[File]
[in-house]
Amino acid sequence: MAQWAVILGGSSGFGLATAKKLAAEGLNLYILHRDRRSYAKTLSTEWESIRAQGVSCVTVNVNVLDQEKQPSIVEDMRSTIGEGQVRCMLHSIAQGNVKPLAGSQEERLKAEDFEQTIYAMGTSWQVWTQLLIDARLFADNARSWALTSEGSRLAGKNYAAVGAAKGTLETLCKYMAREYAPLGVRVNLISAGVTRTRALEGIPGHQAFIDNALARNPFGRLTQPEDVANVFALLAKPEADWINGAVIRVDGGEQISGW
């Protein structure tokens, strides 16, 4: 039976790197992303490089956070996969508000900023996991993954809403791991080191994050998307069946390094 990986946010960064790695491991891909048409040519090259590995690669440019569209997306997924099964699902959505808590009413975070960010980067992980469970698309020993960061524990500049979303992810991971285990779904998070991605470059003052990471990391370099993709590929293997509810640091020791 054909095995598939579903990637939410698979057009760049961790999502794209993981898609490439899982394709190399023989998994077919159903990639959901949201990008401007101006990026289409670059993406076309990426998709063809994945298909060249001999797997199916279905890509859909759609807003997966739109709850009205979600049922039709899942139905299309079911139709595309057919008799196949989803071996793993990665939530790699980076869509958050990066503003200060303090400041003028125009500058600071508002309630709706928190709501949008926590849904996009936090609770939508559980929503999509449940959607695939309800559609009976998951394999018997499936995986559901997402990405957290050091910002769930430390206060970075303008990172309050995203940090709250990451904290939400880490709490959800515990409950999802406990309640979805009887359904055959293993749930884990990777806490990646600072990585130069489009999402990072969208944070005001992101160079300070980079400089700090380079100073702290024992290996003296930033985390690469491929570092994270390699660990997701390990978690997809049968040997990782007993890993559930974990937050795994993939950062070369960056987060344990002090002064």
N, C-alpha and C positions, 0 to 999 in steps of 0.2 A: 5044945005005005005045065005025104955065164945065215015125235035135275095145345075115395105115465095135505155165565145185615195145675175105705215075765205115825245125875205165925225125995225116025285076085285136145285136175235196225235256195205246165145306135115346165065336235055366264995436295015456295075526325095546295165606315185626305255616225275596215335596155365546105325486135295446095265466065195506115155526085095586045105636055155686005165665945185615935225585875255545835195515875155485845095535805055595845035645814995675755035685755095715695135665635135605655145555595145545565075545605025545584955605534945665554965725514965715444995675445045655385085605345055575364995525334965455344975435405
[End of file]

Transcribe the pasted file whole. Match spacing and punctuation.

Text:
[in-house]
Amino acid sequence: MAQWAVILGGSSGFGLATAKKLAAEGLNLYILHRDRRSYAKTLSTEWESIRAQGVSCVTVNVNVLDQEKQPSIVEDMRSTIGEGQVRCMLHSIAQGNVKPLAGSQEERLKAEDFEQTIYAMGTSWQVWTQLLIDARLFADNARSWALTSEGSRLAGKNYAAVGAAKGTLETLCKYMAREYAPLGVRVNLISAGVTRTRALEGIPGHQAFIDNALARNPFGRLTQPEDVANVFALLAKPEADWINGAVIRVDGGEQISGW
């Protein structure tokens, strides 16, 4: 039976790197992303490089956070996969508000900023996991993954809403791991080191994050998307069946390094 990986946010960064790695491991891909048409040519090259590995690669440019569209997306997924099964699902959505808590009413975070960010980067992980469970698309020993960061524990500049979303992810991971285990779904998070991605470059003052990471990391370099993709590929293997509810640091020791 054909095995598939579903990637939410698979057009760049961790999502794209993981898609490439899982394709190399023989998994077919159903990639959901949201990008401007101006990026289409670059993406076309990426998709063809994945298909060249001999797997199916279905890509859909759609807003997966739109709850009205979600049922039709899942139905299309079911139709595309057919008799196949989803071996793993990665939530790699980076869509958050990066503003200060303090400041003028125009500058600071508002309630709706928190709501949008926590849904996009936090609770939508559980929503999509449940959607695939309800559609009976998951394999018997499936995986559901997402990405957290050091910002769930430390206060970075303008990172309050995203940090709250990451904290939400880490709490959800515990409950999802406990309640979805009887359904055959293993749930884990990777806490990646600072990585130069489009999402990072969208944070005001992101160079300070980079400089700090380079100073702290024992290996003296930033985390690469491929570092994270390699660990997701390990978690997809049968040997990782007993890993559930974990937050795994993939950062070369960056987060344990002090002064």
N, C-alpha and C positions, 0 to 999 in steps of 0.2 A: 5044945005005005005045065005025104955065164945065215015125235035135275095145345075115395105115465095135505155165565145185615195145675175105705215075765205115825245125875205165925225125995225116025285076085285136145285136175235196225235256195205246165145306135115346165065336235055366264995436295015456295075526325095546295165606315185626305255616225275596215335596155365546105325486135295446095265466065195506115155526085095586045105636055155686005165665945185615935225585875255545835195515875155485845095535805055595845035645814995675755035685755095715695135665635135605655145555595145545565075545605025545584955605534945665554965725514965715444995675445045655385085605345055575364995525334965455344975435405